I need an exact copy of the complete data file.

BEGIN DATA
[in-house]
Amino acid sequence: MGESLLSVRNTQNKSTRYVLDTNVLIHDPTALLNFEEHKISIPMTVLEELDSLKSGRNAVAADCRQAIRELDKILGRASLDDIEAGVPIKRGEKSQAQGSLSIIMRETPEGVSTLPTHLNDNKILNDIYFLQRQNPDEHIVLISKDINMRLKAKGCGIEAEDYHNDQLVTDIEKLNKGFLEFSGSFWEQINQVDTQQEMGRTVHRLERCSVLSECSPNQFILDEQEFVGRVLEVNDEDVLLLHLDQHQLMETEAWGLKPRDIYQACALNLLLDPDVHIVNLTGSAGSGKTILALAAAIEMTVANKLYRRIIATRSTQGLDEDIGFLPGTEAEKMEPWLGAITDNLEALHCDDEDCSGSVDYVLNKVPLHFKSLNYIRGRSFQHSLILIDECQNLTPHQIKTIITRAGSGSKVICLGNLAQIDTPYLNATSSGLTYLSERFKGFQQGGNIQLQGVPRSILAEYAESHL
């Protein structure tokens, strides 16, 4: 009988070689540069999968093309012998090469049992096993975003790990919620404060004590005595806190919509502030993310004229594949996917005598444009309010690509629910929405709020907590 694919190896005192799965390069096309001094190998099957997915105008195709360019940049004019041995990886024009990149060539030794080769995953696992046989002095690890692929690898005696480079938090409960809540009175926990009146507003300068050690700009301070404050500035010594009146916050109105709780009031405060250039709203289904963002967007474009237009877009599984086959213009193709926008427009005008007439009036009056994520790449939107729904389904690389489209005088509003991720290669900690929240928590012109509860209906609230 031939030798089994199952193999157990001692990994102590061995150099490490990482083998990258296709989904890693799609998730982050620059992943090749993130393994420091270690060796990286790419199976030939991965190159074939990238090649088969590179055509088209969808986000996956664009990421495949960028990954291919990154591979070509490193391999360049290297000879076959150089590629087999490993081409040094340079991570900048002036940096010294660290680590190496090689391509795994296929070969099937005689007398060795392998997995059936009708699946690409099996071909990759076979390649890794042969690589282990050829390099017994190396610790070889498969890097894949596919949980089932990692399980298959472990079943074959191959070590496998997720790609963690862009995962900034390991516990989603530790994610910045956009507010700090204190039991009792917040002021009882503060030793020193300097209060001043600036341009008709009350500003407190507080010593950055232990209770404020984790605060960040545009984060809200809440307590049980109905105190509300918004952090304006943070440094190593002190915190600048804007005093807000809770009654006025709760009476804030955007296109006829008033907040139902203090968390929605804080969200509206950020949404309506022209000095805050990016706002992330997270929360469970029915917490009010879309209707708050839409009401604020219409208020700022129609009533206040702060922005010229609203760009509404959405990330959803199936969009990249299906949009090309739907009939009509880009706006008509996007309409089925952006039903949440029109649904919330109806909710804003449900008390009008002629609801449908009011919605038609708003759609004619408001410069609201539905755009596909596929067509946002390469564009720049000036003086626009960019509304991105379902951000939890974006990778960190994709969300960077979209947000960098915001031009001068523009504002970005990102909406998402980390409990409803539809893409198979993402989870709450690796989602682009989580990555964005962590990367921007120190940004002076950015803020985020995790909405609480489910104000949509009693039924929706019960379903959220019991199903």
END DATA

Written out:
[in-house]
Amino acid sequence: MGESLLSVRNTQNKSTRYVLDTNVLIHDPTALLNFEEHKISIPMTVLEELDSLKSGRNAVAADCRQAIRELDKILGRASLDDIEAGVPIKRGEKSQAQGSLSIIMRETPEGVSTLPTHLNDNKILNDIYFLQRQNPDEHIVLISKDINMRLKAKGCGIEAEDYHNDQLVTDIEKLNKGFLEFSGSFWEQINQVDTQQEMGRTVHRLERCSVLSECSPNQFILDEQEFVGRVLEVNDEDVLLLHLDQHQLMETEAWGLKPRDIYQACALNLLLDPDVHIVNLTGSAGSGKTILALAAAIEMTVANKLYRRIIATRSTQGLDEDIGFLPGTEAEKMEPWLGAITDNLEALHCDDEDCSGSVDYVLNKVPLHFKSLNYIRGRSFQHSLILIDECQNLTPHQIKTIITRAGSGSKVICLGNLAQIDTPYLNATSSGLTYLSERFKGFQQGGNIQLQGVPRSILAEYAESHL
């Protein structure tokens, strides 16, 4: 009988070689540069999968093309012998090469049992096993975003790990919620404060004590005595806190919509502030993310004229594949996917005598444009309010690509629910929405709020907590 694919190896005192799965390069096309001094190998099957997915105008195709360019940049004019041995990886024009990149060539030794080769995953696992046989002095690890692929690898005696480079938090409960809540009175926990009146507003300068050690700009301070404050500035010594009146916050109105709780009031405060250039709203289904963002967007474009237009877009599984086959213009193709926008427009005008007439009036009056994520790449939107729904389904690389489209005088509003991720290669900690929240928590012109509860209906609230 031939030798089994199952193999157990001692990994102590061995150099490490990482083998990258296709989904890693799609998730982050620059992943090749993130393994420091270690060796990286790419199976030939991965190159074939990238090649088969590179055509088209969808986000996956664009990421495949960028990954291919990154591979070509490193391999360049290297000879076959150089590629087999490993081409040094340079991570900048002036940096010294660290680590190496090689391509795994296929070969099937005689007398060795392998997995059936009708699946690409099996071909990759076979390649890794042969690589282990050829390099017994190396610790070889498969890097894949596919949980089932990692399980298959472990079943074959191959070590496998997720790609963690862009995962900034390991516990989603530790994610910045956009507010700090204190039991009792917040002021009882503060030793020193300097209060001043600036341009008709009350500003407190507080010593950055232990209770404020984790605060960040545009984060809200809440307590049980109905105190509300918004952090304006943070440094190593002190915190600048804007005093807000809770009654006025709760009476804030955007296109006829008033907040139902203090968390929605804080969200509206950020949404309506022209000095805050990016706002992330997270929360469970029915917490009010879309209707708050839409009401604020219409208020700022129609009533206040702060922005010229609203760009509404959405990330959803199936969009990249299906949009090309739907009939009509880009706006008509996007309409089925952006039903949440029109649904919330109806909710804003449900008390009008002629609801449908009011919605038609708003759609004619408001410069609201539905755009596909596929067509946002390469564009720049000036003086626009960019509304991105379902951000939890974006990778960190994709969300960077979209947000960098915001031009001068523009504002970005990102909406998402980390409990409803539809893409198979993402989870709450690796989602682009989580990555964005962590990367921007120190940004002076950015803020985020995790909405609480489910104000949509009693039924929706019960379903959220019991199903």